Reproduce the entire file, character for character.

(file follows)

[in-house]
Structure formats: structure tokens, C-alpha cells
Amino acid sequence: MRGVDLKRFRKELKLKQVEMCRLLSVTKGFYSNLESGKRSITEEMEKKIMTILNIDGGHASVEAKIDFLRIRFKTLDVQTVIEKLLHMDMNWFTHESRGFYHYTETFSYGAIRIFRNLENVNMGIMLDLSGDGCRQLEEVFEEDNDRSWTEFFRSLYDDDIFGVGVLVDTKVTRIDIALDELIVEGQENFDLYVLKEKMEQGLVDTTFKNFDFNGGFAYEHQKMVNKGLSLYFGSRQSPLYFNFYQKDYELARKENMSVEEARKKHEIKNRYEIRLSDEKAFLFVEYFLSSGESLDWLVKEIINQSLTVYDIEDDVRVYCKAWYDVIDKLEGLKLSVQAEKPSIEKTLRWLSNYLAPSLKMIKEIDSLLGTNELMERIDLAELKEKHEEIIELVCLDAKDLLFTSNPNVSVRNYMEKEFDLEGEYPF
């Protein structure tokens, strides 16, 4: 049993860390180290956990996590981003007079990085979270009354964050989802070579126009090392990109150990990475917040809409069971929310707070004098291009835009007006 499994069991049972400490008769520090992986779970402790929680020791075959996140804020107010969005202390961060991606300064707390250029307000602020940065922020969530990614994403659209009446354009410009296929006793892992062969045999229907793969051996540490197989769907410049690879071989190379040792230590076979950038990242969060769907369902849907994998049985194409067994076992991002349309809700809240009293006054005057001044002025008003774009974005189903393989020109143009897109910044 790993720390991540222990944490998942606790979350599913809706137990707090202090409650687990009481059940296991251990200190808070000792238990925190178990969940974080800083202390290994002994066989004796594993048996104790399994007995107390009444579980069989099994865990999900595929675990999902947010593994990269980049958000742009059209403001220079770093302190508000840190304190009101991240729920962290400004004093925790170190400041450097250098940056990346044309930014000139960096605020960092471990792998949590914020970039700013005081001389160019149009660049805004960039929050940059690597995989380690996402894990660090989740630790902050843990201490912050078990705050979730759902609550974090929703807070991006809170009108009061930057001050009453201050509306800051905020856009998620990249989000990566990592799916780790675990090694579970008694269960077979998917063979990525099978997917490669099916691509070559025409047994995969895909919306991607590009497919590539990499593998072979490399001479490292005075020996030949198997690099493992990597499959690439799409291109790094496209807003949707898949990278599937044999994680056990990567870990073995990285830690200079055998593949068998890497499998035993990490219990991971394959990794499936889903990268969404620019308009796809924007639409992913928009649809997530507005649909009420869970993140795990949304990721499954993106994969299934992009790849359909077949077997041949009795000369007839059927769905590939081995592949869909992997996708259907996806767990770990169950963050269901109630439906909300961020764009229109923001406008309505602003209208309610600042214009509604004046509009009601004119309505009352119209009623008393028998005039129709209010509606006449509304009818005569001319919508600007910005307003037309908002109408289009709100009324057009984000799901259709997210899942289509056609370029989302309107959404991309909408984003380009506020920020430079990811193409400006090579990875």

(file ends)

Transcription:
[in-house]
Structure formats: structure tokens, C-alpha cells
Amino acid sequence: MRGVDLKRFRKELKLKQVEMCRLLSVTKGFYSNLESGKRSITEEMEKKIMTILNIDGGHASVEAKIDFLRIRFKTLDVQTVIEKLLHMDMNWFTHESRGFYHYTETFSYGAIRIFRNLENVNMGIMLDLSGDGCRQLEEVFEEDNDRSWTEFFRSLYDDDIFGVGVLVDTKVTRIDIALDELIVEGQENFDLYVLKEKMEQGLVDTTFKNFDFNGGFAYEHQKMVNKGLSLYFGSRQSPLYFNFYQKDYELARKENMSVEEARKKHEIKNRYEIRLSDEKAFLFVEYFLSSGESLDWLVKEIINQSLTVYDIEDDVRVYCKAWYDVIDKLEGLKLSVQAEKPSIEKTLRWLSNYLAPSLKMIKEIDSLLGTNELMERIDLAELKEKHEEIIELVCLDAKDLLFTSNPNVSVRNYMEKEFDLEGEYPF
């Protein structure tokens, strides 16, 4: 049993860390180290956990996590981003007079990085979270009354964050989802070579126009090392990109150990990475917040809409069971929310707070004098291009835009007006 499994069991049972400490008769520090992986779970402790929680020791075959996140804020107010969005202390961060991606300064707390250029307000602020940065922020969530990614994403659209009446354009410009296929006793892992062969045999229907793969051996540490197989769907410049690879071989190379040792230590076979950038990242969060769907369902849907994998049985194409067994076992991002349309809700809240009293006054005057001044002025008003774009974005189903393989020109143009897109910044 790993720390991540222990944490998942606790979350599913809706137990707090202090409650687990009481059940296991251990200190808070000792238990925190178990969940974080800083202390290994002994066989004796594993048996104790399994007995107390009444579980069989099994865990999900595929675990999902947010593994990269980049958000742009059209403001220079770093302190508000840190304190009101991240729920962290400004004093925790170190400041450097250098940056990346044309930014000139960096605020960092471990792998949590914020970039700013005081001389160019149009660049805004960039929050940059690597995989380690996402894990660090989740630790902050843990201490912050078990705050979730759902609550974090929703807070991006809170009108009061930057001050009453201050509306800051905020856009998620990249989000990566990592799916780790675990090694579970008694269960077979998917063979990525099978997917490669099916691509070559025409047994995969895909919306991607590009497919590539990499593998072979490399001479490292005075020996030949198997690099493992990597499959690439799409291109790094496209807003949707898949990278599937044999994680056990990567870990073995990285830690200079055998593949068998890497499998035993990490219990991971394959990794499936889903990268969404620019308009796809924007639409992913928009649809997530507005649909009420869970993140795990949304990721499954993106994969299934992009790849359909077949077997041949009795000369007839059927769905590939081995592949869909992997996708259907996806767990770990169950963050269901109630439906909300961020764009229109923001406008309505602003209208309610600042214009509604004046509009009601004119309505009352119209009623008393028998005039129709209010509606006449509304009818005569001319919508600007910005307003037309908002109408289009709100009324057009984000799901259709997210899942289509056609370029989302309107959404991309909408984003380009506020920020430079990811193409400006090579990875």